| r - l > 1 = Just (r-1)
  | otherwise = Nothing

I don’t have any great examples of using these off the top of my head, but we might as well include them.

[WARNING: this section about binary search on bit representations of floating-point numbers is completely wrong, but I’m leaving it here for context. See the discussion in the comments to this post and the follow-up post!]

But there’s more: we can also do exact binary search on the bit representations of floating-point numbers! That is, we do binary search as if the bit representations of l and r were unsigned integers. This is possibly more efficient than “continuous” binary search, and lets us find the two precisely adjacent floating-point numbers where our predicate switches from False to True.

binaryFloat :: Double -> Double -> Maybe Double
binaryFloat l r = decode <$> binary (encode l) (encode r)
    encode :: Double -> Word64
    encode = unsafeCoerce

    decode :: Word64 -> Double
    decode = unsafeCoerce

For example, we can find the closest possible floating-point approximation to the square root of 150:

λ> search binaryFloat (\x -> x^2 >= 150) 0 100
λ> sqrt 150

This honestly seems like black magic to me, and I don’t know enough about floating-point representation to have a good idea of how this works and what the caveats might be, but it’s worked for all the examples I’ve tried. It even works when l is negative and r is positive (it seems like in that case the bit representation of l would correspond to a larger unsigned integer than r, but somehow it all works anyway!).

λ> search binaryFloat (\x -> x^2 >= 150) (-100) 100


I’ve added the code from this post to my comprog-hs repository on GitHub. The source for this blog post itself is available on


And here are some problems for you to solve! I’ll discuss some of them in an upcoming post.


About Brent

Associate Professor of Computer Science at Hendrix College. Functional programmer, mathematician, teacher, pianist, follower of Jesus.
This entry was posted in competitive programming, haskell and tagged , , . Bookmark the permalink.

22 Responses to Competitive programming in Haskell: better binary search

  1. Globules says:

    … you should convince yourself that (l+r) `div` 2 is always strictly in between l and r when r – l > 1

    Hmm, I don’t seem to be able to convince myself of that… :-)

    (See Joshua Bloch’s Extra, Extra – Read All About It: Nearly All Binary Searches and Mergesorts are Broken.)

  2. Yitz says:

    Woah Brent! unsafeCoerce – really? Why not encodeFloat/decodeFloat? Did you test and find that’s needed as an important optimization?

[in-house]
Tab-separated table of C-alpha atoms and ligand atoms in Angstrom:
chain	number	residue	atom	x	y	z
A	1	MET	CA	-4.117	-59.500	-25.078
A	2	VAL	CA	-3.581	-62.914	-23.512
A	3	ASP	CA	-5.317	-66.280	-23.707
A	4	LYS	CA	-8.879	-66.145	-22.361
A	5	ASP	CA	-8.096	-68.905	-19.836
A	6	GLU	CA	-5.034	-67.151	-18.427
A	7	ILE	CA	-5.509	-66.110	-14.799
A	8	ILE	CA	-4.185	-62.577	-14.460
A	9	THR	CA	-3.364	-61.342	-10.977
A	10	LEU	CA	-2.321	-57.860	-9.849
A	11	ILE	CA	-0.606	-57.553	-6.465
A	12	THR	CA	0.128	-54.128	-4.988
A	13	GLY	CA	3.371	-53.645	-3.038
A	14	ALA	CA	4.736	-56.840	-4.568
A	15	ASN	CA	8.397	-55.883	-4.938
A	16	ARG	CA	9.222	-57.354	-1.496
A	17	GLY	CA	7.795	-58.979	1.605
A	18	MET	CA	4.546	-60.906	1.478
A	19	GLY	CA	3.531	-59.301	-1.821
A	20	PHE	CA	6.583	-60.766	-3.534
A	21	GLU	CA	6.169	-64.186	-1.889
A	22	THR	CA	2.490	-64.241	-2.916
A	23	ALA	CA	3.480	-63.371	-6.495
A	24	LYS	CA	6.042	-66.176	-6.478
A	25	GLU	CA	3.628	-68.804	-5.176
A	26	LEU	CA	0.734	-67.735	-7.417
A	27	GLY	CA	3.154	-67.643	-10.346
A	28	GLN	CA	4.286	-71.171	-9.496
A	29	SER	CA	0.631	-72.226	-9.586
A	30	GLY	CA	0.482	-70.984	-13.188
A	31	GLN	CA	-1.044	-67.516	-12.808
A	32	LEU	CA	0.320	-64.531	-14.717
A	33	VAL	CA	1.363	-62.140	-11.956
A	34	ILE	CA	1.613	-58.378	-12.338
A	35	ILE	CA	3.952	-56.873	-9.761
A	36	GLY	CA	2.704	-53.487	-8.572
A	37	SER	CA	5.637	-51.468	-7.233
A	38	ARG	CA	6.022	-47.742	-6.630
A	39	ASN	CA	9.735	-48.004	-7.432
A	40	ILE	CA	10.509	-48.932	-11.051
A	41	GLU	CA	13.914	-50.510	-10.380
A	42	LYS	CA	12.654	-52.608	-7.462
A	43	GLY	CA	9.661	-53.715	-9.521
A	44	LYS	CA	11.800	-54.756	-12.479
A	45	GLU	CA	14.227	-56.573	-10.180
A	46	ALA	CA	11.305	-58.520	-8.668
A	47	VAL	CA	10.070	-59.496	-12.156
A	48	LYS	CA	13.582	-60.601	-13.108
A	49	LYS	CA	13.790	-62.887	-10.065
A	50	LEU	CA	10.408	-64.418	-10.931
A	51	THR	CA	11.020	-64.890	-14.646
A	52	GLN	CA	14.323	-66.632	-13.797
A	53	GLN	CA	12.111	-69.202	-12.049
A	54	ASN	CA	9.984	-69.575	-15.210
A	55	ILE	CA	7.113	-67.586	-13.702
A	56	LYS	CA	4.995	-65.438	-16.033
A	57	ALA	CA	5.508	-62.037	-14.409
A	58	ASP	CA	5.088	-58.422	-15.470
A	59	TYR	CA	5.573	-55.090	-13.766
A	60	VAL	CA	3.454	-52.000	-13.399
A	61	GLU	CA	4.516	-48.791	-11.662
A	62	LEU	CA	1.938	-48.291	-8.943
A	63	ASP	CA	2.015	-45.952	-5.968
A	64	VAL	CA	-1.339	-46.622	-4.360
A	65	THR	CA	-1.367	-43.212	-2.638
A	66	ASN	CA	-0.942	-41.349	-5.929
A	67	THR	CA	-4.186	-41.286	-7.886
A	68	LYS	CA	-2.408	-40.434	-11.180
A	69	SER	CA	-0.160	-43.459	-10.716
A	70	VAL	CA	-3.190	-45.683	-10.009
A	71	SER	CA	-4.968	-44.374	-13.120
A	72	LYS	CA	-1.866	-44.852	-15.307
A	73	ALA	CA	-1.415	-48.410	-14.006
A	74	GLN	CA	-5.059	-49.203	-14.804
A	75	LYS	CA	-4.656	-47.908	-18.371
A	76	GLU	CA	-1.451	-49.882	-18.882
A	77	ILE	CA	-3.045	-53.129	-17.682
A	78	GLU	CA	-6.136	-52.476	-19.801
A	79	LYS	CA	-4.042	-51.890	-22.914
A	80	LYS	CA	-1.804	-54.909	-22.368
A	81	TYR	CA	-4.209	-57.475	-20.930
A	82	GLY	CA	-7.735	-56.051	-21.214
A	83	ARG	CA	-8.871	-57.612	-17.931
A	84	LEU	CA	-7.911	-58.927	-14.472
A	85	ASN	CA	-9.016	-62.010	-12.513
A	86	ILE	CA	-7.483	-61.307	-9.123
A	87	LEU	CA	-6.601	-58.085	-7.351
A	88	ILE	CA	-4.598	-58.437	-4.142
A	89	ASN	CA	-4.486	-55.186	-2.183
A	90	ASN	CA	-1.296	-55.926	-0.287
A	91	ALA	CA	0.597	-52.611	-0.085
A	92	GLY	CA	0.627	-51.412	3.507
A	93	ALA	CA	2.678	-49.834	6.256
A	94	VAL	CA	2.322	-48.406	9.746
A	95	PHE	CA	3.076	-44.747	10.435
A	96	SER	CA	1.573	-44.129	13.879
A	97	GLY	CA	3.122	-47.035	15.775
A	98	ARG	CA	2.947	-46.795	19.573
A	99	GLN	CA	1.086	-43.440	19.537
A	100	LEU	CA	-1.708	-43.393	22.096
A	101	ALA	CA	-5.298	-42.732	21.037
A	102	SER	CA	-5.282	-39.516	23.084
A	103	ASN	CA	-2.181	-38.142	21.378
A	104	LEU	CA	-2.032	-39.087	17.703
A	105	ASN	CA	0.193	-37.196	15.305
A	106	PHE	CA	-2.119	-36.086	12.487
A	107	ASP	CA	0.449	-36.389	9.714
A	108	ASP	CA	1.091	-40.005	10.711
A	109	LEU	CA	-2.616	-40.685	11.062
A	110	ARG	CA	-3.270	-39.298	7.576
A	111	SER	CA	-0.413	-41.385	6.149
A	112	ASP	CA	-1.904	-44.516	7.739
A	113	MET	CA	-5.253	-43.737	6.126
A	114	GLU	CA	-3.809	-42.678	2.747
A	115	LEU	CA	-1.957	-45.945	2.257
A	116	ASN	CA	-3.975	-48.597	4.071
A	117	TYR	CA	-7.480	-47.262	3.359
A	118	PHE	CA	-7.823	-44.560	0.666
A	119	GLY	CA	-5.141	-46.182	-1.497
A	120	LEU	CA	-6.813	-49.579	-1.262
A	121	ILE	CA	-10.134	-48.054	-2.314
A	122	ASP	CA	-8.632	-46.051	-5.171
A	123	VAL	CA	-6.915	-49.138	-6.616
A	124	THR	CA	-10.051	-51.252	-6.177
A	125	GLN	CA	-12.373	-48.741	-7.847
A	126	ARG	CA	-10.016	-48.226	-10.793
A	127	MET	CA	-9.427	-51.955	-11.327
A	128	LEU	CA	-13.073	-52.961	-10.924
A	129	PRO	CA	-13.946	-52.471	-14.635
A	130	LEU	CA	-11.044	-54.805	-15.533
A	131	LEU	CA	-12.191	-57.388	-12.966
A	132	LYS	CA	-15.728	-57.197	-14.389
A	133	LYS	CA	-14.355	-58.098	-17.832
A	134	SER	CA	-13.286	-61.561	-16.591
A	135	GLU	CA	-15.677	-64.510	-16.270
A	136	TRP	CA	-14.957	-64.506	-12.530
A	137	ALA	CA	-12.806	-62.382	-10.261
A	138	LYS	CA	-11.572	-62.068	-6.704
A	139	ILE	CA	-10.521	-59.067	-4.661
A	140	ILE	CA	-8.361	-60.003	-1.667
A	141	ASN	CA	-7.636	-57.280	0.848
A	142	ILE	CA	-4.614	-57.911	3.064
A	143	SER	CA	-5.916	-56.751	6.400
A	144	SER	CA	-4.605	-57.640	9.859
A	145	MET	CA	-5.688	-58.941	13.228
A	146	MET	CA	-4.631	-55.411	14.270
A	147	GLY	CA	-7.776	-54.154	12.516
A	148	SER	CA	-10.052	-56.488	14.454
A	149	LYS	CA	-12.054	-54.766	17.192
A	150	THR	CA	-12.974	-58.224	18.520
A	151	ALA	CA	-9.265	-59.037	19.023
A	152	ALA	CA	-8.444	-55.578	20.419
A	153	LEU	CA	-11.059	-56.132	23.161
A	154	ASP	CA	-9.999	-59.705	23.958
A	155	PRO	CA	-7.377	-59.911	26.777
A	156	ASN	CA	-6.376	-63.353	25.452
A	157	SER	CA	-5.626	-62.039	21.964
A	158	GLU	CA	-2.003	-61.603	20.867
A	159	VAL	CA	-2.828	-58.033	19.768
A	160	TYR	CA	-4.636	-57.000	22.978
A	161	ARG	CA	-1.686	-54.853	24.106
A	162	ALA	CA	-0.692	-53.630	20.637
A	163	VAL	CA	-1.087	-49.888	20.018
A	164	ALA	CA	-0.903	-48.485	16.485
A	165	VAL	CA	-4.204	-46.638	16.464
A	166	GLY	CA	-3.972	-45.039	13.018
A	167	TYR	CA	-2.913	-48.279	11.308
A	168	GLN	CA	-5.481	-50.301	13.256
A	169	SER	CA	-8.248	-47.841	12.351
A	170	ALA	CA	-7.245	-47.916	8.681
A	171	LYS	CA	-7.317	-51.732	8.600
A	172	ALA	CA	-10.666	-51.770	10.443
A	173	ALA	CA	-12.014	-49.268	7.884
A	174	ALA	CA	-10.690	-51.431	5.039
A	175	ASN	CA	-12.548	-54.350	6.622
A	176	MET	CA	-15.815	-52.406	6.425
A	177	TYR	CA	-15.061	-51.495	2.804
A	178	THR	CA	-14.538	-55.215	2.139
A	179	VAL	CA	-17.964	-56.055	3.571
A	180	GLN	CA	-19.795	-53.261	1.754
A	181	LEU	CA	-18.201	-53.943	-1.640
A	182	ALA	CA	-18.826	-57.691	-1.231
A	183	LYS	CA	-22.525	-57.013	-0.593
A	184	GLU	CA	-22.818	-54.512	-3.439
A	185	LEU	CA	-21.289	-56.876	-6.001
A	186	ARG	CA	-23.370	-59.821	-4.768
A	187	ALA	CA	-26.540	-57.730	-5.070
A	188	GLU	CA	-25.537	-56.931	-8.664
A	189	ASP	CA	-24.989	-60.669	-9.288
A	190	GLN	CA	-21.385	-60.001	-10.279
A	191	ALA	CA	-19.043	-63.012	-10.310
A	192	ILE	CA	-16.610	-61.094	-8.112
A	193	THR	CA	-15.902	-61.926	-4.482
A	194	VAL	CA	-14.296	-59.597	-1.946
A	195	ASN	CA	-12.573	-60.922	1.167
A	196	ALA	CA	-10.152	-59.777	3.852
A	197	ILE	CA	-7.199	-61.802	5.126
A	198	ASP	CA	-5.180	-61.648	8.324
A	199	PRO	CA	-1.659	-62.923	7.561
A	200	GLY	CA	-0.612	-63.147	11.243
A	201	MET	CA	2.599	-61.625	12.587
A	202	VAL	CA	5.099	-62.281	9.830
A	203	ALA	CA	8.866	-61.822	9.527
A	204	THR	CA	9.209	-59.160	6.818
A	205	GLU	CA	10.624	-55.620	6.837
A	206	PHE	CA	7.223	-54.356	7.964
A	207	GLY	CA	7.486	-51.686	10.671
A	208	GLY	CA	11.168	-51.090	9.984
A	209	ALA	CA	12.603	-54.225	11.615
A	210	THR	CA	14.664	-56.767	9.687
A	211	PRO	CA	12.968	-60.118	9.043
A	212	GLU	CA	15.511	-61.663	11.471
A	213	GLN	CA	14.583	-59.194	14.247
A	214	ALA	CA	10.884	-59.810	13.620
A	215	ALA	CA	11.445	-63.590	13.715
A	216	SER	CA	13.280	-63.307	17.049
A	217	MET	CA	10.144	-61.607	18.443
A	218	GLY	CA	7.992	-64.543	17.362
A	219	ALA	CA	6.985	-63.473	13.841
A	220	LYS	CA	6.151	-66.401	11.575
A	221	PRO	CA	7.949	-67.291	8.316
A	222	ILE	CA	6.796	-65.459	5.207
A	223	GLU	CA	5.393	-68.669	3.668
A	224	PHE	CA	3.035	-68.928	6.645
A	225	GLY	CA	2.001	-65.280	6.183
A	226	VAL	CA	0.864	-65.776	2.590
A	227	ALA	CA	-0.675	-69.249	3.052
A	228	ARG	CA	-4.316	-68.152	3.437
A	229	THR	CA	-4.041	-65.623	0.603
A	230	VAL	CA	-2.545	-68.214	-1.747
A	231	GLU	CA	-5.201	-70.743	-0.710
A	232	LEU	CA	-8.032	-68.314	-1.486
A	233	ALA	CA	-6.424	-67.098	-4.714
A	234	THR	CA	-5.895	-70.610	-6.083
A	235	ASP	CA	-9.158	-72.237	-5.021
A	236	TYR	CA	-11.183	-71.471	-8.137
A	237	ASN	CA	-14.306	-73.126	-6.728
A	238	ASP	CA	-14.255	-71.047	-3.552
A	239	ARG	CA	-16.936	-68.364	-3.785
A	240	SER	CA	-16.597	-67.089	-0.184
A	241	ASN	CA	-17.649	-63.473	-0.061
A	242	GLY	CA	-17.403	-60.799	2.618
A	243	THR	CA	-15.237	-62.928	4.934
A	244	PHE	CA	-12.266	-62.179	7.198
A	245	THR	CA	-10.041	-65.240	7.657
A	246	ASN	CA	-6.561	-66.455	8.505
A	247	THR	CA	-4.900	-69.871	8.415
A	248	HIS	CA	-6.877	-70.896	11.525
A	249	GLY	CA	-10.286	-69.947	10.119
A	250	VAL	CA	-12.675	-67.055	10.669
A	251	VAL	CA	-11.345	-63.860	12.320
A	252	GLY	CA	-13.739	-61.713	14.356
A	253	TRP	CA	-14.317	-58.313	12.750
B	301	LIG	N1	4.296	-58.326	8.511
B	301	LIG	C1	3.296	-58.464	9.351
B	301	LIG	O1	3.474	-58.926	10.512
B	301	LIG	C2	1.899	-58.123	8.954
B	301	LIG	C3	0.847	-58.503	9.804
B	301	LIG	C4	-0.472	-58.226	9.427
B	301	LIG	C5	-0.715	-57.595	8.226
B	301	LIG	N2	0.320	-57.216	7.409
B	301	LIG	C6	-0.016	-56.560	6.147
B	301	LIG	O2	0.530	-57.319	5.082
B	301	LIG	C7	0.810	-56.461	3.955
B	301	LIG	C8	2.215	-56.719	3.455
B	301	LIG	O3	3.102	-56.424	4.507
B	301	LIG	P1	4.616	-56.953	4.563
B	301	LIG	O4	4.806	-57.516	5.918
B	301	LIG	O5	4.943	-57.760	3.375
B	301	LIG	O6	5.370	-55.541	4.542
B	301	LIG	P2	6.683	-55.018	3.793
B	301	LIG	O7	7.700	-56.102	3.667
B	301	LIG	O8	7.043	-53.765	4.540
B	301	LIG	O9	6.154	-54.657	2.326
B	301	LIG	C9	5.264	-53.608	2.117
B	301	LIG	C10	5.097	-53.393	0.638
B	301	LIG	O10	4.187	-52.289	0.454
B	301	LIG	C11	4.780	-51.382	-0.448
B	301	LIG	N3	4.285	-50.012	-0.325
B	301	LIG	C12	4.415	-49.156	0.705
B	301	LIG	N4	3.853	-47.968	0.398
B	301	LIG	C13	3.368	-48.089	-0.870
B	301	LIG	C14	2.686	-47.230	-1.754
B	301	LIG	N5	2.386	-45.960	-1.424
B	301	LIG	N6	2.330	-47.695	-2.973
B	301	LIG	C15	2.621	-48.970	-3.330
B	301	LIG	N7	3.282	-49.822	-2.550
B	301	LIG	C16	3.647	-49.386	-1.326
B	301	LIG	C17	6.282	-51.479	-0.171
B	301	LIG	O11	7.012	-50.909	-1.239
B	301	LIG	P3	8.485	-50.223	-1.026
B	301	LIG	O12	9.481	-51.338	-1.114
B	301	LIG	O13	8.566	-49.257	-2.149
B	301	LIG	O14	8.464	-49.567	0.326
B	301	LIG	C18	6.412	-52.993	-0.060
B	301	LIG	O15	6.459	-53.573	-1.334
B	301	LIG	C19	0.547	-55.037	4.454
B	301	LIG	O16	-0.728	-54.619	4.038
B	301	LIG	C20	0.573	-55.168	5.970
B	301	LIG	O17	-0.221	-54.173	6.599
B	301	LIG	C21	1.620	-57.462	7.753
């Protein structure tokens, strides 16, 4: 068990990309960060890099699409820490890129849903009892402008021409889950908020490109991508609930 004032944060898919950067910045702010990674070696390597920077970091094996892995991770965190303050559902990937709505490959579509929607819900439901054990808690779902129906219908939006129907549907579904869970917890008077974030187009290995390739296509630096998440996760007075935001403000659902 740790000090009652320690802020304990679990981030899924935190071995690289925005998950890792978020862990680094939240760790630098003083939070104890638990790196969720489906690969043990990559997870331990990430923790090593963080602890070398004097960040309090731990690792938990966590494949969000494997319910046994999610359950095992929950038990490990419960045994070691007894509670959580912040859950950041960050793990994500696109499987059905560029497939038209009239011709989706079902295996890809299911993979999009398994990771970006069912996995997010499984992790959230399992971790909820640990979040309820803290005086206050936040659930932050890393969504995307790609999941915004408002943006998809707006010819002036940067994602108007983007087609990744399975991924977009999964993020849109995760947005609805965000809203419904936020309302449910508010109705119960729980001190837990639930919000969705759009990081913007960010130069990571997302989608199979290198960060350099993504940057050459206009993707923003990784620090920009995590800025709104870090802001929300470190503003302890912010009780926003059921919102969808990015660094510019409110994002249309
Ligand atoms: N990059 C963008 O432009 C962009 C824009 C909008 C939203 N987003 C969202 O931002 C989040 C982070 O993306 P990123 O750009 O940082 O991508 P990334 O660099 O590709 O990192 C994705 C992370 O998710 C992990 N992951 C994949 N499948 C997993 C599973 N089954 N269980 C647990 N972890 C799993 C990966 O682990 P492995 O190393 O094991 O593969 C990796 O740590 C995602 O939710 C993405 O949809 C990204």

• `encodeFloat` and `decodeFloat` work with an `(Integer,Int)` representation of the float; this is not at all the native (IEEE 754 on most modern CPUs) floating point representation.

      • Yitz says:

        You’re right that it’s not the raw bits of the internal representation. But it’s guaranteed to find two consecutive values, whatever the actual internal representation. Well, unless your compiler internally is using CReal with potentially infinite precision floats, in which case the binary search could hang. But I don’t think that’s a concern, and anyway unsafeCoerce probably wouldn’t work either in that case. Whereas even if the floats are IEEE 754 on the metal, there is no way to predict if your unknown compiler will give you something that works for binary search when you use unsafeCoerce. For example – what is the endian?

        • Brent says:

          OK, very good points. I will play around with encodeFloat/decodeFloat and see if I can come up with something better!

        • I think you’re looking at this in the wrong way. I take the example as showing the generality of this binary search function with an interesting and unusual example.

          A function being named ‘unsafeXXX’ does _not_ mean that it’s always unsafe to use. It means you have to be take special care in how you use it, which generally involves having other controls outside the language itself, such as restricting its use to particular environments (and there are many ways to do this). I don’t expect Brent to go into the enormously complex details of how to use this idea safely; that’s going to depend entirely on the details of the system in which you’re using it.

    • Brent says:

      Of course I would never use this in production code or even a personal project. But for competitive programming I don’t care, if it works, it works. =)

      • Yitz says:

        Sure. But even in competitive programming, are you sure it will always work the way you expect? You have some random compiler. Is the internal representation guaranteed forever and ever to have the semantics you need for you binary search to work? What’s wrong with encodeFloat/decodeFloat, which besides not being “unsafe”, is guaranteed present in ever compiler since Haskell 98 with the same semantics? I grant you, it could be what’s wrong is that it’s not efficient. But seems to me it’s a better first thing to try.

  3. babel says:

    The “black magic” of binaryFloat is a known type pun to a sign-magnitude integer, so because you’ve searched for positive values it’s always worked, however for negative it is not correctly handling it and will explode — it also won’t return NaN for sqrt of negative x, though it explodes well before that becomes a problem.